Table_2_Identification of Two Depolymerases From Phage IME205 and Their Antivirulent Functions on K47 Capsule of Klebsiella pneumoniae.DOCX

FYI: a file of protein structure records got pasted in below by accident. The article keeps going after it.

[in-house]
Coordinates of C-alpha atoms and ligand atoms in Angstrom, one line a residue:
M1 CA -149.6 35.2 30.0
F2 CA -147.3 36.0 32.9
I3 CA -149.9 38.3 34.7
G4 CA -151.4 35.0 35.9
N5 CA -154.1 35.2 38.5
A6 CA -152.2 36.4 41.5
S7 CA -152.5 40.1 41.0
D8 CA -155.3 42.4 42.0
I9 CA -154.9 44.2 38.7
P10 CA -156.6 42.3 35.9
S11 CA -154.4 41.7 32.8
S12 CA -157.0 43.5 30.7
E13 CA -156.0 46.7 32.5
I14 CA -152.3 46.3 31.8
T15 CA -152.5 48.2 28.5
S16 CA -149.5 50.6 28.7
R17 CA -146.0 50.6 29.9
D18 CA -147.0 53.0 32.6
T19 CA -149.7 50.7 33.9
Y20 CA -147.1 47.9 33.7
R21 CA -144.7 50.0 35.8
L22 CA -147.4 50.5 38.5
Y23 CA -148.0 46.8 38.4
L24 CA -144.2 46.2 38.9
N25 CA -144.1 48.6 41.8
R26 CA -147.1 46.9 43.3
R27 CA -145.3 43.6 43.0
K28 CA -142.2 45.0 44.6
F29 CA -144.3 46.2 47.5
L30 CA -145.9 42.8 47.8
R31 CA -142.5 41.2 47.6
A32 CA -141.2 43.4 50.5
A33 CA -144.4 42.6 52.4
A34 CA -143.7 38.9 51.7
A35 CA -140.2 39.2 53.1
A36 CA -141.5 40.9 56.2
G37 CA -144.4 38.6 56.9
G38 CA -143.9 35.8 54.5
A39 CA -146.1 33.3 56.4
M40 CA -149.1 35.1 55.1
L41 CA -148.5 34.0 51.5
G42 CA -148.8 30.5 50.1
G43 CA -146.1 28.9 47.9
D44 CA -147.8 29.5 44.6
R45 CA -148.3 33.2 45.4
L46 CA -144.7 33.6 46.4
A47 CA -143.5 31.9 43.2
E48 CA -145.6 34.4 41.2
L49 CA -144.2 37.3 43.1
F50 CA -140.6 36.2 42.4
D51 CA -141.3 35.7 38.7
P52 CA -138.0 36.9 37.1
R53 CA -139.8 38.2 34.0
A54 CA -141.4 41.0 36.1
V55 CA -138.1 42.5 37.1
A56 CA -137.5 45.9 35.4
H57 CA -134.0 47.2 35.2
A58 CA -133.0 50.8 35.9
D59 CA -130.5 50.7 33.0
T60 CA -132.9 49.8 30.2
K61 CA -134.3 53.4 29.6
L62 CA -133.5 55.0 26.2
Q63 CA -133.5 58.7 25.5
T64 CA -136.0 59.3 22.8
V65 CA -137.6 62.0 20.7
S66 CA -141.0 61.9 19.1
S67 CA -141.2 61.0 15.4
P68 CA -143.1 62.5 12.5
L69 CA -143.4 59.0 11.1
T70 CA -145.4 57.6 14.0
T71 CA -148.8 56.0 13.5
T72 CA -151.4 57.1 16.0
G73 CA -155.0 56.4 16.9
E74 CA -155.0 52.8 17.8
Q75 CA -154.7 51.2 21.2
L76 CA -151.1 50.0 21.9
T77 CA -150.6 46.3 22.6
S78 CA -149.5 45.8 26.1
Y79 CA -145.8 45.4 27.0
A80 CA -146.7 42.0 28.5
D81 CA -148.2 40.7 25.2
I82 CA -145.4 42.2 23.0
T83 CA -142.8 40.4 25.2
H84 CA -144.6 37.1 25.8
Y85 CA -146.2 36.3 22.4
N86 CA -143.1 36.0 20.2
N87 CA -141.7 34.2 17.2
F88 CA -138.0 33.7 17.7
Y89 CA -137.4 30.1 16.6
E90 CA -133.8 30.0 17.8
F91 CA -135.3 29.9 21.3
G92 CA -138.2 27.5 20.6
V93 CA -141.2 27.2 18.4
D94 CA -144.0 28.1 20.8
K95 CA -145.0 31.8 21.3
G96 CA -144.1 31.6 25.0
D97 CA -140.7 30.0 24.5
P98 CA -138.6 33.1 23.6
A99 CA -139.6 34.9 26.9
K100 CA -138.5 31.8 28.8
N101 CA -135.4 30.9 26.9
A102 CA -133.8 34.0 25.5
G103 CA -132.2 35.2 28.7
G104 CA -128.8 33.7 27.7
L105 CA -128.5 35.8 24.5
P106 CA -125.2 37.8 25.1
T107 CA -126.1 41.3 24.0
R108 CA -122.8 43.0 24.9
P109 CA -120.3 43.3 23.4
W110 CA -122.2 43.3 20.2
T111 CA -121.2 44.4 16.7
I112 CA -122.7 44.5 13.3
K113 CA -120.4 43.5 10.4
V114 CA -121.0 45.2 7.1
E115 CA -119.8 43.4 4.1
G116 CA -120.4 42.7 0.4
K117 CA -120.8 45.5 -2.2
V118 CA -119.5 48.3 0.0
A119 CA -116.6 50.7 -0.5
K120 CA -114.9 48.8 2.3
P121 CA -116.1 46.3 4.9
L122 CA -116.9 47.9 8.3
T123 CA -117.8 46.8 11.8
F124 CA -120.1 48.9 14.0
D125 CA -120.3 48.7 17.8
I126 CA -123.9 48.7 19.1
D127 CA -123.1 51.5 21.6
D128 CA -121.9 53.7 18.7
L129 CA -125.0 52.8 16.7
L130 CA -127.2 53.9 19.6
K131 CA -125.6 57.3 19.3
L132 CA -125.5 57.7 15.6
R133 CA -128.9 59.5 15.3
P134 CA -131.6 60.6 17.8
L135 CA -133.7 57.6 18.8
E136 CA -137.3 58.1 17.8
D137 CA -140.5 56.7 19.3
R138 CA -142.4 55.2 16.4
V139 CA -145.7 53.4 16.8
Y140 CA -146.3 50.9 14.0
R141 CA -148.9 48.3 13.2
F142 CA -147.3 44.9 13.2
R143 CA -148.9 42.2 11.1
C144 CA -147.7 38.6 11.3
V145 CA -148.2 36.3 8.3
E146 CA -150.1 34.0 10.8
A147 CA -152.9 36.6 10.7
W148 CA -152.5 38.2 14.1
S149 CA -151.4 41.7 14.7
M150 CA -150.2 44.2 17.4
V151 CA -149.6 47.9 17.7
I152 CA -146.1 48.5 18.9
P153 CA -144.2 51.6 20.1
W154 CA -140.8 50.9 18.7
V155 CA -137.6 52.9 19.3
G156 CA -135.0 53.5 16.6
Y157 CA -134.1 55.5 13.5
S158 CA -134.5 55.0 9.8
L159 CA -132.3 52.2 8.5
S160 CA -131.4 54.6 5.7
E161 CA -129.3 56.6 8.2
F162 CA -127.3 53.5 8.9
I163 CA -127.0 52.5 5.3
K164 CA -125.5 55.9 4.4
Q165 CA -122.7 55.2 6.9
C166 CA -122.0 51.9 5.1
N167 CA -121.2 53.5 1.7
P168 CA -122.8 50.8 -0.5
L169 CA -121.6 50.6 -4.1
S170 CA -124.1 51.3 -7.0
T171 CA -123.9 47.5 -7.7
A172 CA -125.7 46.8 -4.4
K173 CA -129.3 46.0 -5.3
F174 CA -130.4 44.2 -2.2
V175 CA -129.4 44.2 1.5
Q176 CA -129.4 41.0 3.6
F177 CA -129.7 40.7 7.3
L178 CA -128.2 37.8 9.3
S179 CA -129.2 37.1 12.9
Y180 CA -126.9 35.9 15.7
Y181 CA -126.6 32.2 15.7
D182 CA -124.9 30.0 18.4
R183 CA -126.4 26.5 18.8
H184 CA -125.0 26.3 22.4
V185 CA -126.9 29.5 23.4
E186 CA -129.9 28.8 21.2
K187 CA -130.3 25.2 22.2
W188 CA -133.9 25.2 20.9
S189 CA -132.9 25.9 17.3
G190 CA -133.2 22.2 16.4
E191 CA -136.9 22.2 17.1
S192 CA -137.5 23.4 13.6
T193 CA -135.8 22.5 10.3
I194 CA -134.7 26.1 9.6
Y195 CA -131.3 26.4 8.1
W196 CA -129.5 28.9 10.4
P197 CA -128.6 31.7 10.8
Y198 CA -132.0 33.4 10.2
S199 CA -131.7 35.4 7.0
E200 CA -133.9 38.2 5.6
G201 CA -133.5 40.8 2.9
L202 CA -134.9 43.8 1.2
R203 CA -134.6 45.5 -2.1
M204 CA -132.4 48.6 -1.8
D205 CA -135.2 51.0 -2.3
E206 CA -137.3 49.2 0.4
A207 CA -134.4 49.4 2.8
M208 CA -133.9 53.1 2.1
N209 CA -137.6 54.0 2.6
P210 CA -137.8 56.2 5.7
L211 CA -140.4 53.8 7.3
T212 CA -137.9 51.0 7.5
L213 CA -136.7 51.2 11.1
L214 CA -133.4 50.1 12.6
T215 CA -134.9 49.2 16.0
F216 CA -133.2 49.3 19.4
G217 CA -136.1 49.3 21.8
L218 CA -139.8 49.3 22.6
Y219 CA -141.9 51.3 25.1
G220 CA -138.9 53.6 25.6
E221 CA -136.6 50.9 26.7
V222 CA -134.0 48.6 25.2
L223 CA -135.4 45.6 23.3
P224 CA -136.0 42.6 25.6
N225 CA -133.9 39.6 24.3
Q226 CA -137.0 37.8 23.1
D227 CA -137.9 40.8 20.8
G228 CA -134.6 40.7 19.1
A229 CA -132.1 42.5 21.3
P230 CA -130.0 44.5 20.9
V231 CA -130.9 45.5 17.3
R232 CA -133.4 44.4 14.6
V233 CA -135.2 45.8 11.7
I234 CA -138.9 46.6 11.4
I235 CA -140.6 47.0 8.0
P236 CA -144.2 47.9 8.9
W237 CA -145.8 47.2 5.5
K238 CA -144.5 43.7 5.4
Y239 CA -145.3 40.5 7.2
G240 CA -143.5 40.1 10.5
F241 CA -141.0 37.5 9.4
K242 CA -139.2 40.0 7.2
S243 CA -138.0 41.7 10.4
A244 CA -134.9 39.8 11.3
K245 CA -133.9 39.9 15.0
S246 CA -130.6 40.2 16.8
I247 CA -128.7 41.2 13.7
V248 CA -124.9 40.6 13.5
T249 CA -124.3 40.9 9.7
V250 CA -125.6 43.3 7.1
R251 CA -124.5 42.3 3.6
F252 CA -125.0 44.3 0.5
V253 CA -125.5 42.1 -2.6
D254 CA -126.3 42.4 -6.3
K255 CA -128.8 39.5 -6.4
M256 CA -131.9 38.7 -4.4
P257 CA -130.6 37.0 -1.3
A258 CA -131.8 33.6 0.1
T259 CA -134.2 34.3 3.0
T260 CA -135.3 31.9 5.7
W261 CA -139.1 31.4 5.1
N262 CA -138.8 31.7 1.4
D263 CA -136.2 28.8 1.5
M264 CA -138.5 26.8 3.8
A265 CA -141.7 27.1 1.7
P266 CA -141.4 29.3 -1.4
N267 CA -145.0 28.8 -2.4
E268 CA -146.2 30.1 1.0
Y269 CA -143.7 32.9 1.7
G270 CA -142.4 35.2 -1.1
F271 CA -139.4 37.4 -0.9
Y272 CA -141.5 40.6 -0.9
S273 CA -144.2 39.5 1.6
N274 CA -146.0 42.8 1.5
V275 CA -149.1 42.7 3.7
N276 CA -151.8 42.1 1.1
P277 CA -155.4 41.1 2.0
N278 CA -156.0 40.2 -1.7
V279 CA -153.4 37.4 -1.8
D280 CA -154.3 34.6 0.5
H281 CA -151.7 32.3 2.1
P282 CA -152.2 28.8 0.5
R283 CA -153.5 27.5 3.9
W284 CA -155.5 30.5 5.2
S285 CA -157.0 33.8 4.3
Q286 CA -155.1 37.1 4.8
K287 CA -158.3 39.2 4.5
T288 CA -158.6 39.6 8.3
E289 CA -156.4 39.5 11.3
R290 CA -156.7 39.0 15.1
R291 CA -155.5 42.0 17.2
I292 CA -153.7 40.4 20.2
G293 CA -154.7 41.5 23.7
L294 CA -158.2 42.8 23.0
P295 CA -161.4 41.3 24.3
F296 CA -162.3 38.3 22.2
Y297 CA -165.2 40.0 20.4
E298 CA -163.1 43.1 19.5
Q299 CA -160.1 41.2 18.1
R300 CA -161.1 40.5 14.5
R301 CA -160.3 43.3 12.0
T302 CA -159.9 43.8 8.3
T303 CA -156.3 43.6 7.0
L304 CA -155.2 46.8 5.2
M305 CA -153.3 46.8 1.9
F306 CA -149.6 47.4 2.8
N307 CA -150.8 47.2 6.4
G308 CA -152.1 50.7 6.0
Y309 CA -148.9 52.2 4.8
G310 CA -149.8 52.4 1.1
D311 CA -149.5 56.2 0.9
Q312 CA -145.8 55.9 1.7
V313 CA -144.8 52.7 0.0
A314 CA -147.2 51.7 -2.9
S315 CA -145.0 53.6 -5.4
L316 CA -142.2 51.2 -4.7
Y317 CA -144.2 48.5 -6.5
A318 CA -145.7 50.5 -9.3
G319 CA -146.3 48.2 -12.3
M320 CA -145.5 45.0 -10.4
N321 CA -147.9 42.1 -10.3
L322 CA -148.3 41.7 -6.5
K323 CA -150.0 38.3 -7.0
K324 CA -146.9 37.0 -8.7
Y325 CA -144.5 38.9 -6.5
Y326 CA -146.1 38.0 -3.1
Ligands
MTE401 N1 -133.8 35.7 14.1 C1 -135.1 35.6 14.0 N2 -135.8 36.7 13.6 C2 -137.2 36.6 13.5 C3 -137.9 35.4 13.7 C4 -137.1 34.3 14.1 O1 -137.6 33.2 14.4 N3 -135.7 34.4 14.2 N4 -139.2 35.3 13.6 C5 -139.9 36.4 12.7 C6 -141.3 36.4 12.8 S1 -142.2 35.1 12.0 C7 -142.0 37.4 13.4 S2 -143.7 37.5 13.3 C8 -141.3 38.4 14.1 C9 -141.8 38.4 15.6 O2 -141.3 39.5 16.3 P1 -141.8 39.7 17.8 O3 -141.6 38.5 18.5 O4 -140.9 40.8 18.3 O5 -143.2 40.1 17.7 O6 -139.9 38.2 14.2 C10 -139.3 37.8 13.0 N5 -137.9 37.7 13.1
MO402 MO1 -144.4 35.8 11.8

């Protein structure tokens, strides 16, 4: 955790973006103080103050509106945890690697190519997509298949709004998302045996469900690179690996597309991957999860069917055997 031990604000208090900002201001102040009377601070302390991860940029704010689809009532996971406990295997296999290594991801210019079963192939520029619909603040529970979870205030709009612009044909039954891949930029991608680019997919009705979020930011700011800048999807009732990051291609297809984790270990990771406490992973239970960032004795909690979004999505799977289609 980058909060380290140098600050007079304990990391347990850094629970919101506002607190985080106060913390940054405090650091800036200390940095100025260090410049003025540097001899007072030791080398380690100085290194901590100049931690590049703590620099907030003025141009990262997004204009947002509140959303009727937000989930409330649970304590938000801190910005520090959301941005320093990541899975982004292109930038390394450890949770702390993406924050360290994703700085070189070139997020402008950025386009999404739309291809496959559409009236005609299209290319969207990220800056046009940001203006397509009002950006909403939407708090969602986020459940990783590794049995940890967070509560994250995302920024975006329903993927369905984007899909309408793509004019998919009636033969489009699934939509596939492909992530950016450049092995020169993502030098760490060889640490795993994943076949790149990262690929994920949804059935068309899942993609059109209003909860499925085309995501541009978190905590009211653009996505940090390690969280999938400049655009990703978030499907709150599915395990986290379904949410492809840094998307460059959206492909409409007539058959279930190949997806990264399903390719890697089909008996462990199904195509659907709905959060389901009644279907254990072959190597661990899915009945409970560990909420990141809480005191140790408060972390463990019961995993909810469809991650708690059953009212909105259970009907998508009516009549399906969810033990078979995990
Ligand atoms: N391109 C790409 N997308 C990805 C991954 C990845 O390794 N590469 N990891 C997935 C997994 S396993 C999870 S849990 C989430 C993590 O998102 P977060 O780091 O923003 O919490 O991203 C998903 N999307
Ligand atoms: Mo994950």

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Carbapenem-resistant Klebsiella pneumoniae (CRKP) pose a significant threat to global public health. In present research, a total of 80 CRKP strains belonging to ST11 were collected with 70% (56 of 80 isolates) expressing a K47 capsular type. Thus, it is significant to prevent and control infections caused by these bacteria. Capsule depolymerases could degrade bacterial surface polysaccharides to reduce their virulence and expose bacteria to host immune attack. Previous studies have demonstrated the potential of phage-encoded depolymerases as antivirulent agents in treating CRKP infections in vitro and in vivo. Here, two capsule depolymerases (Dpo42 and Dpo43) derived from phage IME205 were expressed and characterized. Although both depolymerases act on strains with a capsular serotype K47, they are active against different subsets of strains, indicating subtle differences in capsule composition that exist within this serotype. The host range of phage IME205 matched to the sum of specificity range of Dpo42 and Dpo43. These two enzymes maintained stable activity in a relatively broad range of pH levels (pH 5.0–8.0 for Dpo42 and pH 4.0–8.0 for Dpo43) and temperatures (20–70°C). Besides, both Dpo42 and Dpo43 could make host bacteria fully susceptible to the killing effect of serum complement and display no hemolytic activity to erythrocytes. In summary, capsule depolymerases are promising antivirulent agents to combat CRKP infections.
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